Anecdote: Once upon a time, Kimber bought up a bunch of Swedish Mausers and sporterized them. They made the necessary alterations to get scopes on them, nickel or chrome plated them to look "stainless," and put them in black synthetic stocks. Hundred year old rifles made to look late 20th century.
They sold some still in 6.5x55; presumably the ones with good bores, or at least as many of them as they thought they could sell in a funny furrin caliber. The others were rebarreled to more heavily loaded "modern" rounds like .308, .243, and .22-250. No catastrophic failures reported that I saw.
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Old January 31, 2013, 03:41 PM   #5
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Thanks for the replies. Without re-posting everything let's be clear, I fully realize that this is nowhere close to being a 'scientific' endeavor, nor was Ackley's. I guess the best question to ask is there a way to roughly calculate chamber pressures? There is a Powley Computer online but is designed to compute safe loads only, that is, if I'm understanding it correctly. What I want is to have some idea of the pressures being generated. If that's impossible than so be it. I'm not a ballistics person. I don't really want to buy some relatively expensive software that I'll never use again. Thanks again for the replies.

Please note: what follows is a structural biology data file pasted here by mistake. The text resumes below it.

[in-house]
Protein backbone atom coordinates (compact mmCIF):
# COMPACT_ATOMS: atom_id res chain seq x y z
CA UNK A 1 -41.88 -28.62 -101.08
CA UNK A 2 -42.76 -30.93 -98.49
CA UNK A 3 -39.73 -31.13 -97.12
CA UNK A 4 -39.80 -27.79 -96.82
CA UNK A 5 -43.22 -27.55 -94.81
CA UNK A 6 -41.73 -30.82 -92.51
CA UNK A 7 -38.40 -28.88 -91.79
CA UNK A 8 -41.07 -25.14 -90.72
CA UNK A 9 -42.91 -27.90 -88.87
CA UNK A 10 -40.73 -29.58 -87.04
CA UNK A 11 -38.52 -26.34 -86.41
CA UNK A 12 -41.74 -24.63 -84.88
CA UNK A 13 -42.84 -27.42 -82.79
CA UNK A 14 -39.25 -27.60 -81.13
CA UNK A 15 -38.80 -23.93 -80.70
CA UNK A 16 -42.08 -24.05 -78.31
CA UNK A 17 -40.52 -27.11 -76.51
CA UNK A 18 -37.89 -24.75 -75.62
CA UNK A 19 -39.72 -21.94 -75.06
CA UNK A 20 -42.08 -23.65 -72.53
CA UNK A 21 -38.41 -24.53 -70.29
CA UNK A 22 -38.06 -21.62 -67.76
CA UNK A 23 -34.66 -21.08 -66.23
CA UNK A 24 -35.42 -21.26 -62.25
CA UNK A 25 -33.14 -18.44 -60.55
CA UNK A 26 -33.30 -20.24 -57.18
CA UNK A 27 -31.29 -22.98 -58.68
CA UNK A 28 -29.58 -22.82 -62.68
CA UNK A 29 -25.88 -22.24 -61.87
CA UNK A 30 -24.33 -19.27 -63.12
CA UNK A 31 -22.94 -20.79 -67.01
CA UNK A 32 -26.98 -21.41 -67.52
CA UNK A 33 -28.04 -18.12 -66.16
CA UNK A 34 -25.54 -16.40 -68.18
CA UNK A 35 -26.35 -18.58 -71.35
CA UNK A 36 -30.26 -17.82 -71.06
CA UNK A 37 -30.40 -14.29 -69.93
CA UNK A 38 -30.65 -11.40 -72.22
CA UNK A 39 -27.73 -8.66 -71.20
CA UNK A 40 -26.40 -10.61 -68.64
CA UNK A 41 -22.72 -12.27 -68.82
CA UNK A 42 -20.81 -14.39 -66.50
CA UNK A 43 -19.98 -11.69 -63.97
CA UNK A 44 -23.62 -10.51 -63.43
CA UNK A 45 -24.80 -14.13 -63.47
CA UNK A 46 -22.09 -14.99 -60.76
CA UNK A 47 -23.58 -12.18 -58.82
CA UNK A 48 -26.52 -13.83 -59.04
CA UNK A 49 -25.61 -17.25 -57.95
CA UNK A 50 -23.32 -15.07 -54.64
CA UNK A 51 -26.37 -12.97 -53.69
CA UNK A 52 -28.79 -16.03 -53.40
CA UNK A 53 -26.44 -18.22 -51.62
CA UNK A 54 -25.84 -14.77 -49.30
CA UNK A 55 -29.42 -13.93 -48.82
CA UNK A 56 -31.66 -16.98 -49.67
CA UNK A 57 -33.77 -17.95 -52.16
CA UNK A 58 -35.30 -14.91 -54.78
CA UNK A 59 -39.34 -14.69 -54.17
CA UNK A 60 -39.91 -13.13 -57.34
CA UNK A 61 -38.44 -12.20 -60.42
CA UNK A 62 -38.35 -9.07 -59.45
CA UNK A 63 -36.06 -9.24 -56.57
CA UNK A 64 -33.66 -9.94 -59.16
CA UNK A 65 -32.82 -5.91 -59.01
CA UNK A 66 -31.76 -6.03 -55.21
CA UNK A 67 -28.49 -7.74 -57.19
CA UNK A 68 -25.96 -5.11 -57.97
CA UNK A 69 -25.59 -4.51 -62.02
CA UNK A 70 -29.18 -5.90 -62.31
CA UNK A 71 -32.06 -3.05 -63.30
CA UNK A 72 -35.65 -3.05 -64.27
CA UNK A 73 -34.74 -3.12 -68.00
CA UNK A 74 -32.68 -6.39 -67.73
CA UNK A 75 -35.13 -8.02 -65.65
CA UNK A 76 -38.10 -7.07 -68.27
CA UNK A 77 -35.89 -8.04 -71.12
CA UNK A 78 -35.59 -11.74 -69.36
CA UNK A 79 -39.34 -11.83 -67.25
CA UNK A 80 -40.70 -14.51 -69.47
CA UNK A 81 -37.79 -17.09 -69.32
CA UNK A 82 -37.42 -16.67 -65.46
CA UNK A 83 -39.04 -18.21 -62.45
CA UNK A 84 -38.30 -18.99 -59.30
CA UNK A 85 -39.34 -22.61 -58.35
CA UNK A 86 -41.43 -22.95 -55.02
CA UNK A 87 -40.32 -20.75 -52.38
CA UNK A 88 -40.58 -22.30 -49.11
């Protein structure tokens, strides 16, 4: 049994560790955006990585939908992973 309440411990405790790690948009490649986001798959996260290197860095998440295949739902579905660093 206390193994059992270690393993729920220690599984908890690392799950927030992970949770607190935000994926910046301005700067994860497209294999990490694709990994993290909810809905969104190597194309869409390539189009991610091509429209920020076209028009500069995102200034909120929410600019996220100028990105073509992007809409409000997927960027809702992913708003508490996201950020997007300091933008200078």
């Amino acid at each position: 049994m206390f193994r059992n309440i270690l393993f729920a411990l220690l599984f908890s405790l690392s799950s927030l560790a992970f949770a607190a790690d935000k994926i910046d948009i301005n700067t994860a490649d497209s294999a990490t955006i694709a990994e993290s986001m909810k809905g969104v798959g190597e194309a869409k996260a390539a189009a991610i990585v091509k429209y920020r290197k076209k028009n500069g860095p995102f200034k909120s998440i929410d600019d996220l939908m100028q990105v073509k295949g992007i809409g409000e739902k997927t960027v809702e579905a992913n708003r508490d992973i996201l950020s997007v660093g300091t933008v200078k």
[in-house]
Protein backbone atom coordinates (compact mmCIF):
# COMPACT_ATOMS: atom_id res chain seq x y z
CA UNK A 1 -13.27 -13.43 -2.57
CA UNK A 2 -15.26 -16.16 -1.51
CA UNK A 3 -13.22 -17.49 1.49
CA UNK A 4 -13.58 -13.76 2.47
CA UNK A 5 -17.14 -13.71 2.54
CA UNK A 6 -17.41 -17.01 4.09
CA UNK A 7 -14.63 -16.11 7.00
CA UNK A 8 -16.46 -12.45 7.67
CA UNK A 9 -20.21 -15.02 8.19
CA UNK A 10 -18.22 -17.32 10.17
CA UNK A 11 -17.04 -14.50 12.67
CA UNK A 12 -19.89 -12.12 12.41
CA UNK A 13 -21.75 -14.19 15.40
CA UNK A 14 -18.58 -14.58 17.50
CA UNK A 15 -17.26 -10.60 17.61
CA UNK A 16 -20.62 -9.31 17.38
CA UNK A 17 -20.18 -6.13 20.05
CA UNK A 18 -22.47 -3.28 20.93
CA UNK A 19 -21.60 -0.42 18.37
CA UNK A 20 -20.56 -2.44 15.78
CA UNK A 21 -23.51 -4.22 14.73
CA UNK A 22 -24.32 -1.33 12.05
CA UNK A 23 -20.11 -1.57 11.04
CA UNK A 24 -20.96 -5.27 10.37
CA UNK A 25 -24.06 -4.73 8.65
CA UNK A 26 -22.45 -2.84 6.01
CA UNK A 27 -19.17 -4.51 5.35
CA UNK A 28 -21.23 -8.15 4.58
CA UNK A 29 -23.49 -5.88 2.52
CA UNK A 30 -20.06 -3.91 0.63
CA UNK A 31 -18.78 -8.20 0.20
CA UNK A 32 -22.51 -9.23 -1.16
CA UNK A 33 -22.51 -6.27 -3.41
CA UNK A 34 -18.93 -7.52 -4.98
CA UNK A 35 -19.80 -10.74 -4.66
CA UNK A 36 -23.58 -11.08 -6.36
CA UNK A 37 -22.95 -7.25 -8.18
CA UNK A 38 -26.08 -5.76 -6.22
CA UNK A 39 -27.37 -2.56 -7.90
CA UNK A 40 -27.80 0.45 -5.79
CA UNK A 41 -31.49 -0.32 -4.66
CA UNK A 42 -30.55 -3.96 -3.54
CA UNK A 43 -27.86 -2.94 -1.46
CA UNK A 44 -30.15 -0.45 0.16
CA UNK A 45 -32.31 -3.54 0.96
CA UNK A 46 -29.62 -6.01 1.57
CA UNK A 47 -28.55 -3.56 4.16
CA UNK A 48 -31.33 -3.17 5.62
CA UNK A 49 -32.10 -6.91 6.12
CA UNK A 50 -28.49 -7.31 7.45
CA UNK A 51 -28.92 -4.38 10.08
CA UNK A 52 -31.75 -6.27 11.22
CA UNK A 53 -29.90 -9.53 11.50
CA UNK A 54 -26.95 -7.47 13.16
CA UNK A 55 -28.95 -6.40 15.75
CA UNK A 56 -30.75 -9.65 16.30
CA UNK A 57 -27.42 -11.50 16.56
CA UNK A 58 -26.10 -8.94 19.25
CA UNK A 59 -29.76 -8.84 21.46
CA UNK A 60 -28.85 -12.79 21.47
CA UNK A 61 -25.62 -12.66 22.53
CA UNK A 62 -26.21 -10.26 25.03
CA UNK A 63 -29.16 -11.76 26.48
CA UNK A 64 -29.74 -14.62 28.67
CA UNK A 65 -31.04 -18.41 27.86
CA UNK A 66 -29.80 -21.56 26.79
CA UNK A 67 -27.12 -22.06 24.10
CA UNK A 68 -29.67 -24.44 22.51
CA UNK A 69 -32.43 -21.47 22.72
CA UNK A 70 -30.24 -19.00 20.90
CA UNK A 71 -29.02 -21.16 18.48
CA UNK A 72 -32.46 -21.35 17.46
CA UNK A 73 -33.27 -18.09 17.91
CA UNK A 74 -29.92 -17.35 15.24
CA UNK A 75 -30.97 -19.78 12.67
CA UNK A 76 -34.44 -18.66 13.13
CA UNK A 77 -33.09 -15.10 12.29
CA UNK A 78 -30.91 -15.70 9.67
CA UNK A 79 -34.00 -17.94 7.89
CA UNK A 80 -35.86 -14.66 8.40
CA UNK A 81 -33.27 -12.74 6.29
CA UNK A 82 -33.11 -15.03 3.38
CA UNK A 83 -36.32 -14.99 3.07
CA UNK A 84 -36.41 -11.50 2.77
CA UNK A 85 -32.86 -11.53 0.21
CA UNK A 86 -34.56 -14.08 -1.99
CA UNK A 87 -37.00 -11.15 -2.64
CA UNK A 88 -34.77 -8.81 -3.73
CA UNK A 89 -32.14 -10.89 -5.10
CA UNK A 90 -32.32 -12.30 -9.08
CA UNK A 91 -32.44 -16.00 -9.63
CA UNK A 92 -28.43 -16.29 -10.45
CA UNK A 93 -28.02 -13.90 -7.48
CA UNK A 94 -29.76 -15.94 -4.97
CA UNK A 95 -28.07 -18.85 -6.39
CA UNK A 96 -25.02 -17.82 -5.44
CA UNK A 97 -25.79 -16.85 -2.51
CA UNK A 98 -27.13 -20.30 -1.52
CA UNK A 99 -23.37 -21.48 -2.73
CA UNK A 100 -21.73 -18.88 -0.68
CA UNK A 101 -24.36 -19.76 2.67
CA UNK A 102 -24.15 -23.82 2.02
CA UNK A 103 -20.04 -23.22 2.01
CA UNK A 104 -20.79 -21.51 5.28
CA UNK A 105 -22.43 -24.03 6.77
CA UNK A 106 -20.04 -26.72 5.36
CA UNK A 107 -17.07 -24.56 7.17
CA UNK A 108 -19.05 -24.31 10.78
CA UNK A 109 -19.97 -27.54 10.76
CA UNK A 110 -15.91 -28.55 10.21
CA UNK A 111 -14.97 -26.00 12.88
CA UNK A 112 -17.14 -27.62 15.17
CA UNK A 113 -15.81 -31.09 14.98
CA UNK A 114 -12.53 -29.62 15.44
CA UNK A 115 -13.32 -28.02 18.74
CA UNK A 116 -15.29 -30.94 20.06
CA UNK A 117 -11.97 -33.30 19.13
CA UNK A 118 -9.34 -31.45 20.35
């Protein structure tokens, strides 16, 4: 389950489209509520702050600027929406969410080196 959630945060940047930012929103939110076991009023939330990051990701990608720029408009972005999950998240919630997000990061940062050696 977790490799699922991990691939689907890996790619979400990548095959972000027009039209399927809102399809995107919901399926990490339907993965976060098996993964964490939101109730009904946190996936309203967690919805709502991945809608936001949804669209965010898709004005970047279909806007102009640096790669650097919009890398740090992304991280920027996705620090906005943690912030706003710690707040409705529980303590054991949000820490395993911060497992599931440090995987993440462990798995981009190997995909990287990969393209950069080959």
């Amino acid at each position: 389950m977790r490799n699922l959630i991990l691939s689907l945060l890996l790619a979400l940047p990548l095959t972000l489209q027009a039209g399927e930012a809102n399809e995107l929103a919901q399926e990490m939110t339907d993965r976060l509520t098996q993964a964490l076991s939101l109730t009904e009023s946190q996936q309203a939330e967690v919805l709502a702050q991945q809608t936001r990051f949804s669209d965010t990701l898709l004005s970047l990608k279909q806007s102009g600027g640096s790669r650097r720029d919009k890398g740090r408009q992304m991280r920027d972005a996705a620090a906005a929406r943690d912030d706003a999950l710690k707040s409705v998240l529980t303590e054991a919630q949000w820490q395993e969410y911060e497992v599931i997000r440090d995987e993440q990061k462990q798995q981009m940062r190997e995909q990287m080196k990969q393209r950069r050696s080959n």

BTW, who is Clark and how do I locate him?
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Old January 31, 2013, 09:01 PM   #6
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When I was in Iraq, and I had to destroy Iraqi weapons, it made me sick to my stomach. To purposly do it for fun, to me just sounds crazy. If you are determined, then please be careful.
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Old January 31, 2013, 09:13 PM   #7
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Excess pressure tests of various actions have been run time and again. What might be interesting is to study the way obstructions cause barrels to bulge or burst and the effect of kinetic energy changing to a massive heat dump that softens the barrel steel.

On those SNS tests, IIRC, the gun ban gang was frustrated when a couple of RG 10's took everything the testers threw at them while a "quality, American-made" pistol, the S&W Escort, came apart.

Jim
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Old January 31, 2013, 10:18 PM   #8
copperlake
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To USMC EOD - I can understand but if you read the links you would see that these four actions really are paperweights; but still useful for my purpose though. I would never think of selling them to anyone to use. And too, if you read through it all, I am being careful.